Paul Chiyokten (“Che oke ten”) Wagner is an internationally performing presenter of traditional songs and stories of his Coast Salish tribal ancestors. Che oke ten is a member of the W̱SÁNEĆ (Saanich) Tribe of southern Vancouver Island, British Columbia, and he is based in Redmond, WA. An award-winning Native American flutist, his songs have come to him with visions of healing and prayer for all relations (tree people, animal people and human people). He teaches workshops on drum making and flute playing, makes Coast Salish form wood carvings, and is a videographer and photographer of Nature’s phenomenal spiritual gifts. Nature is where his art comes from – the deep silence and spirit that lives in the ancient waters and forests of the Salish Sea bioregion are a gift directly from Spirit to help us heal on this path we walk through life. Che oke ten’s art allows us to better understand and realize the ancient Coast Salish belief that we are a part of the Nature which Spirit placed on the lands and waters. We are helped to remember that we have come to this place, Mother Earth, to heal and to bring reciprocal relationships with all things around us.
Breathing with the trees, living the cycles of the seasons, listening to the spirits of the land are the core practices which support Medwyn McConachy in a life of art, ritual and learning. Medwyn is a queer aging white settler privileged to live amongst the old ones of the forest on the unceded ancestral territory of the Hul’q’umi’num and SENĆOŦEN speaking people of the Quw’utsun First Nation, settler-named Salt Spring Island. Relationships with the more than human who share their space with her, offer her strength and respite in the face of conflict and degradation in our world. Among the things Medwyn holds dear are organic food, farmers and farming, body centred healing arts and community.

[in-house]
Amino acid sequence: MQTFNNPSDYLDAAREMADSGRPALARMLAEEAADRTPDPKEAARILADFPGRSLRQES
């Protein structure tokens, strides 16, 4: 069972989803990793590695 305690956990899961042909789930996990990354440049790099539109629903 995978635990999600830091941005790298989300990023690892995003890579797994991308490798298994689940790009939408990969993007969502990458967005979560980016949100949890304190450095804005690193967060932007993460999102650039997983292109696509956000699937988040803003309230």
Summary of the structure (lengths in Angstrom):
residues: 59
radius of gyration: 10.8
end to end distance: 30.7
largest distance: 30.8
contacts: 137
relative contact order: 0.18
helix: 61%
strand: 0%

Iris Moore is a North Island-born artist who loves to share creative expression in community. She has led group song circles for 7 years and believes deeply in the medicine of singing together. She works with youth and with adults, creating spaces for people to explore their creativity in all mediums.
XEṮXÁṮEN Earl Claxton Jr. is an Elder from SȾÁUTW̱ (Tsawout) of the W̱SÁNEĆ Nations. Earl worked for the SȾÁUTW̱ Band Office – the only office employee at the time – for 17 years. He did surveying, answered phones, picked up mail, paid bills, did payroll and prepared cheques. SȾÁUTW̱ Chief and Council asked Earl to help with the Saanichton Bay Marina court case. He became a SX̱ÍX̱I Warrior and climbed up on the dredger’s cables and stopped them from digging! They won their court case and received a permanent injunction against construction of a Marina in Saanichton Bay. “Our home and our sanctuary” as the judge said. Next Earl worked for SeaChange Marine Conservation Society in Brentwood, for about 7 years. Now he is Resident Elder at Westshore School on Mondays, PEPÁḴEṈ HÁUTW̱ Nursery & Garden on Tuesdays, Maria Montessori Academy on Wednesdays, Lakewood Elementary school on Thursdays. On Fridays, Earl is in the Role Model program at any of the schools in the Sooke School District, from Langford out to Port Renfrew. Sundays he is watering the gardens at PEPÁḴEṈ HÁUTW̱.
Nature’s Chef, Tom Kral. Over 25 years of professional cooking experience and a bloodline of cooks has evolved Tom Kral into Nature’s Chef. From a child growing up in a Czech deli and spending time at the family cottage, camping and foraging played an important role of his life that developed a deep connection with nature. Following his passion for cooking it led him down a path of being trained by some of the world’s best chefs, then to owner of a renowned restaurant and catering business in Toronto, ON. After a chef burn out and an awakening he finally came to settle in supernatural BC because of the irresistible call for the wild. His passion for putting medicine back into our food quickly grew into a whole new genre of dining experience, which he delivers to others through edutainment. http://natureschef.ca
The Centre for Earth and Spirit is a charitable eco-spirituality organization, started in 2003 on the unceded lands and waters of the lək̓ʷəŋən and SENĆOŦEN-speaking Peoples. Our small-yet-mighty, volunteer-led group offers classes and events to support Seniors in their homes, share holistic end-of-life training, and create village-centred intergenerational communities. We offer sacred spaces for meaningful conversation, connection, nurturing earth care and cultivating community. In accessing nature’s healing, we recognize lək̓ʷəŋən and SENĆOŦEN-speaking Peoples who have stewarded these lands for millennia, in sets of interrelationships which continue to this day. We honour Indigenous Elders, recognizing their intersecting burdens, and seek to create opportunities to amplify their voices, spaces for deep reflection and conversations around reconciliation.